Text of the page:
It’s been a really long time since I’ve listened to a whole bunch of music in one go. Not by intention. I’ve been having a tough time with most music streaming services since moving to Europe, and YouTube’s algorithms aren’t great for maintaining a certain tone or style, so I just slowly shifted away from music overall. A few pop songs at a time, the lofi hip-hop channel, soundscape generators, podcasts. It didn’t matter really; it was just my life’s background.
But today it occurred to me that I really missed ska. I listened to it all the time at my job in New York. The genre is, in my opinion, singular for its ability to take high-energy negative feelings and channel them into something positive. I really needed that back then.
So, feeling a little more positively nostalgic than usual, I popped on the first Streetlight album YouTube had in full and went back to drawing. It was good. I realized it wasn’t just ska I’d missed, but music, being genuinely engaged with media (even if it wasn’t my main focus). And then my favorite song came on.
A Better Place, A Better Time is a song about someone talking a friend through a suicidal episode. It’s always hit close to home for me, and I was always amazed at how it could simultaneously give me the message I so desperately needed to hear, and still make me feel like moving. In a time when I couldn’t celebrate being alive, it was a song that allowed me to celebrate that I continued fighting to be alive.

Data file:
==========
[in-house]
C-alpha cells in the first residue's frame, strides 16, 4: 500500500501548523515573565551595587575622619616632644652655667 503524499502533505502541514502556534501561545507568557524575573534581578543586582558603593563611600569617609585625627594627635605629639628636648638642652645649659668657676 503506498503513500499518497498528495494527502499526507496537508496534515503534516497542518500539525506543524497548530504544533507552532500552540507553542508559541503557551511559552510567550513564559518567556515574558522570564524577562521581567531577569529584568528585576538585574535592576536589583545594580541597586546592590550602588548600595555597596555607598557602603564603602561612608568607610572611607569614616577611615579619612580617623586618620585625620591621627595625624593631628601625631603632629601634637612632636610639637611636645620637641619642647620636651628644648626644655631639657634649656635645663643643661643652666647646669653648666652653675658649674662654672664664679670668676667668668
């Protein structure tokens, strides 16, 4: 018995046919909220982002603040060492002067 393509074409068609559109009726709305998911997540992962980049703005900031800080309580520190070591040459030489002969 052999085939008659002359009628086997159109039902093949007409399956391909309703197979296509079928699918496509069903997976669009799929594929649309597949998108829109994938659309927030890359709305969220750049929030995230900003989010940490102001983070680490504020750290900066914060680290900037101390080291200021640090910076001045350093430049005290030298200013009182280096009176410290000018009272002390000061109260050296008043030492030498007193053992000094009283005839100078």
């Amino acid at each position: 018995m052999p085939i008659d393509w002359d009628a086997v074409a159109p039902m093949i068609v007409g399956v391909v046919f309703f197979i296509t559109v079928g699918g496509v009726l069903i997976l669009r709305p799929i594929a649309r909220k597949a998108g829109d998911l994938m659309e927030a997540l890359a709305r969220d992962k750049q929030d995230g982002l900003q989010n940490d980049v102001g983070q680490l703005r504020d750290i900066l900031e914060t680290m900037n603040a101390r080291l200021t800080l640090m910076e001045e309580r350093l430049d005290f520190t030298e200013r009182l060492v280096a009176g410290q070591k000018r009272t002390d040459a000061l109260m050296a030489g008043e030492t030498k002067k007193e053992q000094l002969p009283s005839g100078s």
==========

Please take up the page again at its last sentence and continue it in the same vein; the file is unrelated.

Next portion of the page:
When it came on today, I found myself dancing. It was like I had last listened yesterday instead of months ago, as though all the lyrics were just waiting all this time, coded into my bones, resonating with the song’s soundwaves, indifferent to anything but their message. It was a fervent recollection that I’ve known a time that I needed to survive, and that I did, and that I am incredible for it. It was six minutes of celebrating my life by fully inhabiting my self.
There are still, as I travel, many times when my brain is bad for me, when my assorted mental health difficulties are suffocating and overwhelming. Even when they aren’t at their worst, they impact the everyday in small ways, flavoring the way I walk through my life. A lot of this trip has been about discovering those health boundaries and needs, and learning to listen to myself. Things have improved overall, for sure, but it’s not like I took a vacation and it miraculously whisked away my brain chemistry.
Today though, for a few minutes, that didn’t matter. My struggles were a thing I’ve overcome by the very fact of my existence, and I was beautiful, and I danced.